In the previous article, I discussed the importance of reaching the heart over forcing the hands to complete tasks. In other words, you can force behavioral change in a person, but if you don’t reach the heart, the change will not be long-lasting and the task completion will be done out of duty rather than a desire to please.
Please understand, and I understand, there are times when task completion out of duty is appropriate. For example, if you have young children, it is entirely appropriate to enforce behavioral change, since they have not learned to serve other people. That is called “enforced humility” in contrast to “genuine humility.” Enforced humility is helping a child (or older person) do the right thing, because it is right. Yet, the goal is to help the child WANT to do the right thing because you want his desire to be to please his authority, called “genuine humility.” In this article, I’m assuming we are seeking genuine humility, which is godly humility.
There are five characteristics that are extremely helpful for a leader to live before those who are following. The first characteristic is credibility that says I’m worthy to follow. That credibility is established in a multitude of ways. For example, by listening long enough that you show you care for the individual more than just getting the task done. It is also established by acting in the person’s best interest and they know it. That means you may help them with an assignment (or task), remind them to accomplish a task they’ve forgotten, or come alongside them and help them in their character development. That means you affirm them when they have done well and positively helped them when they’ve dropped the ball.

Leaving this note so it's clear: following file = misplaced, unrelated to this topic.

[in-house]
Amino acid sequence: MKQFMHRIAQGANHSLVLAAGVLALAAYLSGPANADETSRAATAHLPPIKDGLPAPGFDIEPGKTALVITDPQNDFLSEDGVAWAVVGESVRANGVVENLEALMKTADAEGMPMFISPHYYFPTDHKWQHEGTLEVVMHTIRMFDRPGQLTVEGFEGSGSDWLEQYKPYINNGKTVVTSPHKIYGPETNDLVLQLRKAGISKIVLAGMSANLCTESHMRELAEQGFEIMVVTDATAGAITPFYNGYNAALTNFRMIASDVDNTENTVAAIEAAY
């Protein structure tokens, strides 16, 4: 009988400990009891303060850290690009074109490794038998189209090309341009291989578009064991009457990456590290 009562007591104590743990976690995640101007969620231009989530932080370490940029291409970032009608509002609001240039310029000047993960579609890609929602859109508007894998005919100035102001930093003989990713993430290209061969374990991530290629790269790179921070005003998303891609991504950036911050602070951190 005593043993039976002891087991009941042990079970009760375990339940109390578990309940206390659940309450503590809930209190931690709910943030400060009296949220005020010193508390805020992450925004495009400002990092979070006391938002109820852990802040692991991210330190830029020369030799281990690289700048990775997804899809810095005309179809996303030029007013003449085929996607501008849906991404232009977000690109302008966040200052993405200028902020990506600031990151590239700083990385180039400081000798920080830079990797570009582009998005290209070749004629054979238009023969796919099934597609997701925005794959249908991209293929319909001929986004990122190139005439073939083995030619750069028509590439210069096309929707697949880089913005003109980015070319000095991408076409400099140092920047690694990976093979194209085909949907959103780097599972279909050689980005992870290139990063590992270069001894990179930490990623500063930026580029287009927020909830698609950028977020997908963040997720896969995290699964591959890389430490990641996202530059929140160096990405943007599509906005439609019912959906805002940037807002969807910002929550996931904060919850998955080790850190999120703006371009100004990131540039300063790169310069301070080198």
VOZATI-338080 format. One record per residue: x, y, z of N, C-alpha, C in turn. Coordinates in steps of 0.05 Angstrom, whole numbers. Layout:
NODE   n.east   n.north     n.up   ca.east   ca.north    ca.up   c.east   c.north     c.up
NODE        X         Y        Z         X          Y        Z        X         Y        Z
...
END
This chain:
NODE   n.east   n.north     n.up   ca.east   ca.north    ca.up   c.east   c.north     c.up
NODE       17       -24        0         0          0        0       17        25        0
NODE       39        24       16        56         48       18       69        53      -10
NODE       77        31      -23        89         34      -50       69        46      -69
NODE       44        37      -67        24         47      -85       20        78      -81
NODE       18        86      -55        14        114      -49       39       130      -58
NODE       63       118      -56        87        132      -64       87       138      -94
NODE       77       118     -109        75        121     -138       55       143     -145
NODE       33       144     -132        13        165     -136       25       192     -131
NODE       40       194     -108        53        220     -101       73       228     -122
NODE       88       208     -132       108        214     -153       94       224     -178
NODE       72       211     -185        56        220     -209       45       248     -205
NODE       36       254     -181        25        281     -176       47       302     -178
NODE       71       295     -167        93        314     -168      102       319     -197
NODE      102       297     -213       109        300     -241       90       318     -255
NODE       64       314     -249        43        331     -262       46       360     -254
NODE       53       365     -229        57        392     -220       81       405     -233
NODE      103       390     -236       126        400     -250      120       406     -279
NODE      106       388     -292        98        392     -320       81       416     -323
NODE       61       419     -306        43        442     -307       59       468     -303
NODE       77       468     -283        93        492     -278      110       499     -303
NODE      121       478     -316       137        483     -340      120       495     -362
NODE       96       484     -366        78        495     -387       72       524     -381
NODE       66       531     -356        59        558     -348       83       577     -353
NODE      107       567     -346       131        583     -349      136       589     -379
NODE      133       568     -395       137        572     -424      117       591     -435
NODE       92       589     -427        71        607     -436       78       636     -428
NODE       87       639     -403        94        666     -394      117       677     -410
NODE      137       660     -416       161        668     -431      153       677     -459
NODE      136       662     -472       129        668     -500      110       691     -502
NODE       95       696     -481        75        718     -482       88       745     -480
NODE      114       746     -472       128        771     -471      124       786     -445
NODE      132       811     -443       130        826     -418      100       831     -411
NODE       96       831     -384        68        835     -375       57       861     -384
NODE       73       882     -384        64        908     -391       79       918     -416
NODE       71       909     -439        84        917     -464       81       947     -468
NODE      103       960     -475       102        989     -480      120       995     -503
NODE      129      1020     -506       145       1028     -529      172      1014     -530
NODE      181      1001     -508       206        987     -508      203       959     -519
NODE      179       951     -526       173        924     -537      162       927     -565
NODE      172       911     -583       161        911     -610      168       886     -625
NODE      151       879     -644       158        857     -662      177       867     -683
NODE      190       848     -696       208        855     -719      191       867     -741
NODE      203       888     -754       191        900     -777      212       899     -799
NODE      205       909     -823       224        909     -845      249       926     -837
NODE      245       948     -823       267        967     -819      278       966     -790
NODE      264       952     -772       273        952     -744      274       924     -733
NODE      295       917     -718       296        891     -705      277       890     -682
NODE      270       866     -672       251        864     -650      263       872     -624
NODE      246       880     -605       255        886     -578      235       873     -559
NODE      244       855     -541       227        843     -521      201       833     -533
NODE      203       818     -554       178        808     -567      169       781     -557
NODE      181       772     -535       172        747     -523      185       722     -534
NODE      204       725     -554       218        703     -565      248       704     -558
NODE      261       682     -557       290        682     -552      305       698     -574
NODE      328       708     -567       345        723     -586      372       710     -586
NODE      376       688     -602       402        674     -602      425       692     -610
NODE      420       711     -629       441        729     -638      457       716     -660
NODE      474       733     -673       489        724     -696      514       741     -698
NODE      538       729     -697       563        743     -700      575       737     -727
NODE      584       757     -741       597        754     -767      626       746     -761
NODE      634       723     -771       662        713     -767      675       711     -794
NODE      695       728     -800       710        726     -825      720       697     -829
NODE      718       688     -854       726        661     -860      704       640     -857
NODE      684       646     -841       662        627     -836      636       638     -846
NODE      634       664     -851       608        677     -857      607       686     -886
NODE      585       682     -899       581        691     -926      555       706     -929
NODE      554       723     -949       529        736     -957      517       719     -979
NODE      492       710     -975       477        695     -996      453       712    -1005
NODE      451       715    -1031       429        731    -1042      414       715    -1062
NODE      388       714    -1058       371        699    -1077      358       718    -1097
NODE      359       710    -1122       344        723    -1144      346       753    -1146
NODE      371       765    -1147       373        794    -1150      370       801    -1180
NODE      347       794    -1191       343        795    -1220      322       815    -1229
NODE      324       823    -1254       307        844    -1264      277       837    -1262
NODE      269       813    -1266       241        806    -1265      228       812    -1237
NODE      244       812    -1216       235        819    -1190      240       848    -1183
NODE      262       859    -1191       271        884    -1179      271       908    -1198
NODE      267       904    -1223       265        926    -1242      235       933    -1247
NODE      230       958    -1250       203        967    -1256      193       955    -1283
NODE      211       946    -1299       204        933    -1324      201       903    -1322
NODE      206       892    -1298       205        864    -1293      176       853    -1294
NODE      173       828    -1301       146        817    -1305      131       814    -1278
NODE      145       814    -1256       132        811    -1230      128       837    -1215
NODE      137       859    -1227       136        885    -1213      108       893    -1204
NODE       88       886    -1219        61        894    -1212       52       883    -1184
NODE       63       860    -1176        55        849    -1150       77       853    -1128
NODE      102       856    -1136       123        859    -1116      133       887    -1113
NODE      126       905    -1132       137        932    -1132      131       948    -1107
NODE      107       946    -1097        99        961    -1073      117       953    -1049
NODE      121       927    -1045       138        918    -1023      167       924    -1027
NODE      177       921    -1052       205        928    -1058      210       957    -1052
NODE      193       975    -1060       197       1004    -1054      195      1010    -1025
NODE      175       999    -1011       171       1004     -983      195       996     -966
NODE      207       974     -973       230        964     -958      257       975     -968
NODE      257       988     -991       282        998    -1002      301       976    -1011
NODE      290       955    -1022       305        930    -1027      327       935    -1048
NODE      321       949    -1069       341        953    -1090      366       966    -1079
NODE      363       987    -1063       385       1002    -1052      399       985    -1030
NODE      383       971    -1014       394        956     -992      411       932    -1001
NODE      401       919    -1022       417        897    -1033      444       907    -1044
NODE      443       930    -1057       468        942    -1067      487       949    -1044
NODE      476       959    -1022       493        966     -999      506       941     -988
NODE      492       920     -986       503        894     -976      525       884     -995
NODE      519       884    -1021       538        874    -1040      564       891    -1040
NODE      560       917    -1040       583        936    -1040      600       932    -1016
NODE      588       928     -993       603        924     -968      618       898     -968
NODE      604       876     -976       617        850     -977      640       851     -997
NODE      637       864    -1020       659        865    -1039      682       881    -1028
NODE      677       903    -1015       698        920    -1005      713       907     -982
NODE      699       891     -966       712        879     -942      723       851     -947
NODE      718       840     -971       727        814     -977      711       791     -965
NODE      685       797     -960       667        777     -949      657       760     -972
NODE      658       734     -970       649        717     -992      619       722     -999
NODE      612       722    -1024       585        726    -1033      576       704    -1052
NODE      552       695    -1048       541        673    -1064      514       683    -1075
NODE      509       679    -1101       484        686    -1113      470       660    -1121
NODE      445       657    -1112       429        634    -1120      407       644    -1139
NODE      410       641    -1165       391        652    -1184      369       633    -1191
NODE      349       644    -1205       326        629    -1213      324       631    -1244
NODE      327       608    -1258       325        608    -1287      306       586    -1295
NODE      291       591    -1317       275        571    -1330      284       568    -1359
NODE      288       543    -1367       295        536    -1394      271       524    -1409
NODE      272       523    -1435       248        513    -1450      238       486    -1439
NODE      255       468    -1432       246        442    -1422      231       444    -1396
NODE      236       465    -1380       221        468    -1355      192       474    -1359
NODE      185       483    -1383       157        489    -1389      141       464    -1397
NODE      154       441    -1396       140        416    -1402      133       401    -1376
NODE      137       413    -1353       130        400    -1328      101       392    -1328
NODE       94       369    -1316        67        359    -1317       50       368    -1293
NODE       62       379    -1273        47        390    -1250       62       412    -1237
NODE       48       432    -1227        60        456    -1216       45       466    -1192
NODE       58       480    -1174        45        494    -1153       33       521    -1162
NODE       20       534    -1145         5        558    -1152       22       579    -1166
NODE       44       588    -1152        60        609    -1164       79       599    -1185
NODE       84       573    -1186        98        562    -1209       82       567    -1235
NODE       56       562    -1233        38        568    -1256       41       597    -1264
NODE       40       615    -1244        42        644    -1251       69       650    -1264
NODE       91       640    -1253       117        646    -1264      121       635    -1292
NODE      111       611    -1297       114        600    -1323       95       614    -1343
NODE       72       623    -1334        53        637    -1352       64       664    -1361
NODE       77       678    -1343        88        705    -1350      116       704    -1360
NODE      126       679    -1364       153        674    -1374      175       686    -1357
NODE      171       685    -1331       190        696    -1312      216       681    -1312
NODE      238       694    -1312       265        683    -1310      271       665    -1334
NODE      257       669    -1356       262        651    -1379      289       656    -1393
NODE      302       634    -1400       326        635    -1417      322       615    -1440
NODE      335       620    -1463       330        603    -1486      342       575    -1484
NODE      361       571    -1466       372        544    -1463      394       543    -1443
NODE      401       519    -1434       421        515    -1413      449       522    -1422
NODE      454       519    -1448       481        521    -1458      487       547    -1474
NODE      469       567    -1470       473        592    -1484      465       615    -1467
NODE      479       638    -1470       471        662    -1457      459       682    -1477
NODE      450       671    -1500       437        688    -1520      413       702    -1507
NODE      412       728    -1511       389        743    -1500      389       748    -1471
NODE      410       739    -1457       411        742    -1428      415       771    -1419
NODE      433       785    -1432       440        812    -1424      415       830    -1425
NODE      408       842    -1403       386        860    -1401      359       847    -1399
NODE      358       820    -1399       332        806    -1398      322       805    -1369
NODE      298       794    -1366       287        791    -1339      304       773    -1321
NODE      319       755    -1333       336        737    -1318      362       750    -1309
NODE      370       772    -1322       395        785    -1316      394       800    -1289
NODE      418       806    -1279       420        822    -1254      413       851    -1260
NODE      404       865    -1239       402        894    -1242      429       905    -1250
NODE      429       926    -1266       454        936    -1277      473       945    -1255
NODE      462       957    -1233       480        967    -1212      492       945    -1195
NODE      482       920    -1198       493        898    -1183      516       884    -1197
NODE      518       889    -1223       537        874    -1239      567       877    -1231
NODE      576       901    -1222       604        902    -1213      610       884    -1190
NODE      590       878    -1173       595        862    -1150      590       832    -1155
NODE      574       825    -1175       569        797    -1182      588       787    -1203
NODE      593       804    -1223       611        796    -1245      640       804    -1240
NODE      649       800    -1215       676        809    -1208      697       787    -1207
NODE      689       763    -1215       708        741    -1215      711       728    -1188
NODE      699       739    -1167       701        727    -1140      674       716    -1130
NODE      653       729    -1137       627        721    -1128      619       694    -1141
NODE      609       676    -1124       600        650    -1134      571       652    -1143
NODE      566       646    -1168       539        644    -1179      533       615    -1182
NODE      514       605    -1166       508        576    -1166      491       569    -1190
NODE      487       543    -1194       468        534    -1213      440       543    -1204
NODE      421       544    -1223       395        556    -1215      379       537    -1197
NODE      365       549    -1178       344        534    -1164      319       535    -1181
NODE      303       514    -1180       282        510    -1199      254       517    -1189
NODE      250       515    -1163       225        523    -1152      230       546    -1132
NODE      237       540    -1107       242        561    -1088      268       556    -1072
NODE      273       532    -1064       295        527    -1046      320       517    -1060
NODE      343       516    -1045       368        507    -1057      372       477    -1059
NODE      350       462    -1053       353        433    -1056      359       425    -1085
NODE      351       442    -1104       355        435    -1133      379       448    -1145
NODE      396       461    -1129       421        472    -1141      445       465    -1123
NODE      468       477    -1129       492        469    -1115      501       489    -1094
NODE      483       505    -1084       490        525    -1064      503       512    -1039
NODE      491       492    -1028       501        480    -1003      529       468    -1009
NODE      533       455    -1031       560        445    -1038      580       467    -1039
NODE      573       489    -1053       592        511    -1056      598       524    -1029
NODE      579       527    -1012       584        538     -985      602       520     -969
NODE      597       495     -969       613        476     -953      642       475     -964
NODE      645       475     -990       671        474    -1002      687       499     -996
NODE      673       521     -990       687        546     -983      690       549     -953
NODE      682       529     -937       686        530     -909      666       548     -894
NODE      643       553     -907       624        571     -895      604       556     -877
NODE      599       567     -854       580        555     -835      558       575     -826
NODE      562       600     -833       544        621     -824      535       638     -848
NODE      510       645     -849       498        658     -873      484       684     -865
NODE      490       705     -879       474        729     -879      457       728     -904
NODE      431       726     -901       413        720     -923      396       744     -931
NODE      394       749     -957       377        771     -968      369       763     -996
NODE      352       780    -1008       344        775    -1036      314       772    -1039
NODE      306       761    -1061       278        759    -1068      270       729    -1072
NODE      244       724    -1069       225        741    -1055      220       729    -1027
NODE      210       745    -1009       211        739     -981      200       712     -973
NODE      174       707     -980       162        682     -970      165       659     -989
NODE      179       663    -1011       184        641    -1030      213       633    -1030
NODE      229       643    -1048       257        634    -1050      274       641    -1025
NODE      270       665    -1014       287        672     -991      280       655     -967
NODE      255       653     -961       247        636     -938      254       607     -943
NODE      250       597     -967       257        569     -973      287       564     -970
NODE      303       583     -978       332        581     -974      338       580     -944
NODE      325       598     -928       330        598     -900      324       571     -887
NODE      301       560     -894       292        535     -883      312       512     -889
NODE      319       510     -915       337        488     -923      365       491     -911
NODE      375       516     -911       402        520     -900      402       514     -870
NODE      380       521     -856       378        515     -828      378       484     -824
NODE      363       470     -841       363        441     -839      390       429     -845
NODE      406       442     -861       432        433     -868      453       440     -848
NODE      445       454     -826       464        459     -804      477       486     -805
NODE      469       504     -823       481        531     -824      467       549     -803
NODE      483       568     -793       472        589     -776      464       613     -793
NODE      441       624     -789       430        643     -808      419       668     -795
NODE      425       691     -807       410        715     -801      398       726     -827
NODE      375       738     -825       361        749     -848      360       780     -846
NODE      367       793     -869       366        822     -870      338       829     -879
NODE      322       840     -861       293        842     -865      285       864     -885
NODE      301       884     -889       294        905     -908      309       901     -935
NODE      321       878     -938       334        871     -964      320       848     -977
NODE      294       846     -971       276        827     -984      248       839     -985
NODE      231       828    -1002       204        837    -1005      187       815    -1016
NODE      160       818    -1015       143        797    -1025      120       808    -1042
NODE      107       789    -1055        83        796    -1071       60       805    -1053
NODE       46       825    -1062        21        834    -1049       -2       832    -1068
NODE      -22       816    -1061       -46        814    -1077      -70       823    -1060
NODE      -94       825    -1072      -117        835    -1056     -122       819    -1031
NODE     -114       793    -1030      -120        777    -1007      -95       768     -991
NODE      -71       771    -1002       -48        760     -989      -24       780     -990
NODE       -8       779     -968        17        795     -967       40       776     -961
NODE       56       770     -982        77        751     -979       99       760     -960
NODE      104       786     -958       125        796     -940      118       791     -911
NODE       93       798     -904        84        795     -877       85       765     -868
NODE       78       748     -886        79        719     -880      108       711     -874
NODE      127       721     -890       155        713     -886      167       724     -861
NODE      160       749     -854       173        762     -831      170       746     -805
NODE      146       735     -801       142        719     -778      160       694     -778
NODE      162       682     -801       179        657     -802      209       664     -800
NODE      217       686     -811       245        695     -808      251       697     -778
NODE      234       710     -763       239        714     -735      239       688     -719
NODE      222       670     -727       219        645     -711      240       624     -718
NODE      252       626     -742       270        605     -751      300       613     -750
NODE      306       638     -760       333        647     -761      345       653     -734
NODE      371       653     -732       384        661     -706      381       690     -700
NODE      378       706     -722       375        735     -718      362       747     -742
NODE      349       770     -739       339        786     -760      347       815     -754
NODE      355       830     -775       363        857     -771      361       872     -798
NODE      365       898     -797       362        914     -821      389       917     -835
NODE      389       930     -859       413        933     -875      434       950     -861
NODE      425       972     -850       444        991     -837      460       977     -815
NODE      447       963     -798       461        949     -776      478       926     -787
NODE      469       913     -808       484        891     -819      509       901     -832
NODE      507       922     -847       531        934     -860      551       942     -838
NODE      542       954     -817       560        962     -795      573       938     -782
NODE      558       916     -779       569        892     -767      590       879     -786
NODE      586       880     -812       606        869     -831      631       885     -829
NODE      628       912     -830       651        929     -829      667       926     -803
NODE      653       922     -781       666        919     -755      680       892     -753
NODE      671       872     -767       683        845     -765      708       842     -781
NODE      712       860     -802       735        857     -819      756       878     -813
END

The second characteristic is competency that says I have an understanding of what to do. The leader doesn’t wave his flag proving he knows how to do it, but he humbly demonstrates he understands the matter and can either do it himself or shows the follower what he can do in order to be successful. It might be how to write a letter, or ask for forgiveness, or consider some things that may need to be done. However, the leader does not do the tasks for the follower. Let the person do his best and risk failure if possible, because failure is one of the best learning opportunities.
The third characteristic is communication that reaches the heart rather than just the hands. The leader has to slow down enough to listen for understanding, slowly respond to comments so that bruised reeds are not broken and accept that communication may take longer than desired, but the long-term results will abound. Communication is the chief ingredient for why relationships fall apart. People jump to conclusions and don’t believe the best. People are quick to analyze and find problems rather than looking for potential. And people are afraid of rejection more than being willing to trust God for reconciliation.
The fourth characteristic is completion-mindedness that sees the big picture for long term growth. The leader still needs to get the tasks done. They are important, because you can’t wait until next week when the church needs the bulletin done by tomorrow. That may mean that someone else will need to complete the task, but the person is more important in the long-term. There may even be necessary discipline in an appropriate form, but it is always for the sake of the person’s godliness, not the task.
The fifth characteristic is compassion that puts the person before the task. Every leader must look at the world as Jesus did – with compassion. That doesn’t mean the tasks are not important! Jesus saw that we could not attain our salvation, so He went to the cross for us. He is a Shepherd, who looked at the people with compassion as having no shepherd, so He was the Shepherd. How is your compassion meter doing toward people?
The importance of this is that character far exceeds ability in God’s view. Because when character is transformed, the ability will come and people will serve cheerfully, heartily as unto the Lord and with all their might!
By the way, did you look at 1 Timothy 3:1-13? Did you notice they were all oriented to character qualifications? Shouldn’t that help us disciple people in life?